I would hope that in her last case that the evidence for allegations would have been investigated inappropriately. She says he admitted 'sexually inappropriate behaviour'. Was there anything more to it? If he did say it was it something he said (stupidly, admittedly) in temper just to mess with her? Is there evidence of him saying it...or was it simply a case of her saying in the hearing that he did...while he denied it? Did he say it but jusWas her DD interviewed? Examined? Was he? I am assuming this is the case because CAFCASS would have definitely been interested and dealt with it.

To sum up - if she is sure this happened I'd recommend she stop direct contact and gather evidence to support her case, writing to him to let him know that you are doing this and why.

betterthanever Sat 03-Aug-13 18:37:59

lostdad if I was unaware of the reality of the system, every thing you say is spot on. It is how I wish the system was. Sadly it is not and as a result, good, honest and loving fathers also end up in the system for longer and put through the mill i.e. you and a very good friend of mine but more importantly the children suffer from being apart from someone they love and would beenfit frm being with.
The Op seems to be at the end of the case. You have a lot of very relevant expereince, where do you think she should go from here to ensure the safety of her DD?

lostdad Sat 03-Aug-13 18:13:43

tomsellecklover - your first and last duty is the best interests of your DD. If you know she has been abused you will do everything you can to prevent contact. Or at most make sure the contact is supervised and the abuser deal with any issues.

If it's just your belief however that is a different matter. Who did your ex admit 'sexually inappropriate behaviour' to? You? CAFCASS? Someone else? Could it look like you are saying he said this to mudsling?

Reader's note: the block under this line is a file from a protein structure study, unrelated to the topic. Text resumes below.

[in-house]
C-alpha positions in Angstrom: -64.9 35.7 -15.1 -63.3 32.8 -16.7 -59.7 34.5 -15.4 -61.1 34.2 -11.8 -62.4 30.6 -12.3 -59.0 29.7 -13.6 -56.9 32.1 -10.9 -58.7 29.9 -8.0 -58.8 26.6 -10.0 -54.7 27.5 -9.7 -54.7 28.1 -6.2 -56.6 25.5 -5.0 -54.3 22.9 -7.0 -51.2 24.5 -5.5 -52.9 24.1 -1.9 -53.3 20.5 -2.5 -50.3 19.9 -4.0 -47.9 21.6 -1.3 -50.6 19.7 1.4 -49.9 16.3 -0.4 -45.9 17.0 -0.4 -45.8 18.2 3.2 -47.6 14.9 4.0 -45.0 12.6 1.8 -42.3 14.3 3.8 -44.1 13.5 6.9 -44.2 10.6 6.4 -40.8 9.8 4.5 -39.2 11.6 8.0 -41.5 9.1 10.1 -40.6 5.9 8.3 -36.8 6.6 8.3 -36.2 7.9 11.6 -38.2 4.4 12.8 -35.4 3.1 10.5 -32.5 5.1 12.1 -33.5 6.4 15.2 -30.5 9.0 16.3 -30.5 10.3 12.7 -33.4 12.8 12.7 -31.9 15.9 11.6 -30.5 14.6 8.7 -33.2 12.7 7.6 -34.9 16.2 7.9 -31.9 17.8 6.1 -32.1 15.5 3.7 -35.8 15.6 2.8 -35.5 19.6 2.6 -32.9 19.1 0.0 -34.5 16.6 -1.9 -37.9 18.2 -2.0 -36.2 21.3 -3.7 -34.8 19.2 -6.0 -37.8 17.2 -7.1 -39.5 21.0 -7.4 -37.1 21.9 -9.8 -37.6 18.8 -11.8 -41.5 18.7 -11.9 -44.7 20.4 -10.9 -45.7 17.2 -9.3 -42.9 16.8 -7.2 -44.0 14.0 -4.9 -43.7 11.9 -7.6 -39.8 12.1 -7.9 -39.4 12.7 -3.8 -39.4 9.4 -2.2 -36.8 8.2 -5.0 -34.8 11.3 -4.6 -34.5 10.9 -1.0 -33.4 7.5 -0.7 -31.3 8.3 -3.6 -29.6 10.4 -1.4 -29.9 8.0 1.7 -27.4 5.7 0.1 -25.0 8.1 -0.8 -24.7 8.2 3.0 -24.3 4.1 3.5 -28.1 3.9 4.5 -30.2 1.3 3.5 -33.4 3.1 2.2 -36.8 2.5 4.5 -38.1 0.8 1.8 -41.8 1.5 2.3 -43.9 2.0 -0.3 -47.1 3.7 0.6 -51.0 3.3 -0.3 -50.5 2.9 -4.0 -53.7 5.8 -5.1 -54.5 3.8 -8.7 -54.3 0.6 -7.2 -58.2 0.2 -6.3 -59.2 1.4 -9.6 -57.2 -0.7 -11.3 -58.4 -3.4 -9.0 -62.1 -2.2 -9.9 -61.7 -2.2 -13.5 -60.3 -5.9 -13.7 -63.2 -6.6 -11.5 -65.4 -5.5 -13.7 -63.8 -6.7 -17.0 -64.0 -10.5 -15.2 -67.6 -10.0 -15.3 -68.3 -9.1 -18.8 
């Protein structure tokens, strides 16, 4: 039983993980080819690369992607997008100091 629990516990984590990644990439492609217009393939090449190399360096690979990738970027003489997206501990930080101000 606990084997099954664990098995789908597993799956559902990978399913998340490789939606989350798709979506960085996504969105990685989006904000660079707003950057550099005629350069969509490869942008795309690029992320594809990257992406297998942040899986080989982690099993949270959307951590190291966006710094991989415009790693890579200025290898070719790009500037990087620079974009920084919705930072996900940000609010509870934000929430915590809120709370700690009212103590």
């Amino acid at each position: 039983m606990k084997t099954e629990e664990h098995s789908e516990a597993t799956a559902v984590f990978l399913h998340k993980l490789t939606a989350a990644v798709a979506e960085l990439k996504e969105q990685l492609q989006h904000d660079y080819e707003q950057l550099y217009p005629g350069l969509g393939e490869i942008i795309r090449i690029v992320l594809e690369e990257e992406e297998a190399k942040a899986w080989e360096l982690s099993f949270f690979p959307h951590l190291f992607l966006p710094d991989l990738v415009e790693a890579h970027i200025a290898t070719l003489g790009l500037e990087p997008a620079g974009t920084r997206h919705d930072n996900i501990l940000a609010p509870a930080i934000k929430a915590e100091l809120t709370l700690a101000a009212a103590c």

The Family Courts work on `the balance of probabilities'...meaning proof is not needed (as opposed to criminal law which is `beyond reasonable doubt'.

If you know abuse has taken place you need to build a case to show that in the balance of probabilities it took place. Depending on the age of your DD this may include psychological reports, interviews, physical examinations, etc.) and is something your solicitor/McKenzie Friend should be assisting you with.

I would (not surprisingly!) recommend Families Need Fathers....forget the name. A third of the members are female - which includes mothers. They are a support organisation but also campaign for reform of various parts of Family Law. There are support meetings around the country where you can get advice (very often solicitors and McKenzie Friends (legal assistants) attend and give free advice and pointers).

As I say - the safety of your DD is paramount that should be your first and only consideration.

Bruthastortoise Sat 03-Aug-13 17:58:11

Just reading through that link tomsellecklover and it makes for seriously disturbing reading. It seems womensaid have been calling for reform since at least 2004 and no progrss has has been made sad

tomsellecklover Sat 03-Aug-13 17:32:19

In three-quarters of cases when courts have ordered contact with an abusive parent the children suffered further abuse

http://www.womensaid.org.uk/domestic-violence-survivors-handbook.asp?section=000100010008000100380002

just a quick post, need to make the tea!

Bruthastortoise Sat 03-Aug-13 17:30:24

Absolutely agree. I know that there was a case this week in Ireland where two little boys died and it appears that their father may be responsible. Obviously I'm not aware of the exact details of that case but fathers killing their little one's while on contact is not an unheard of event. Maybe if there was some joined up research between these kinds of occurrences and the role of family courts in ordering contact with abusive parents some headway could be made.

betterthanever Sat 03-Aug-13 17:02:33

Sorry my typing is shocking today - think I need a nap fat chance.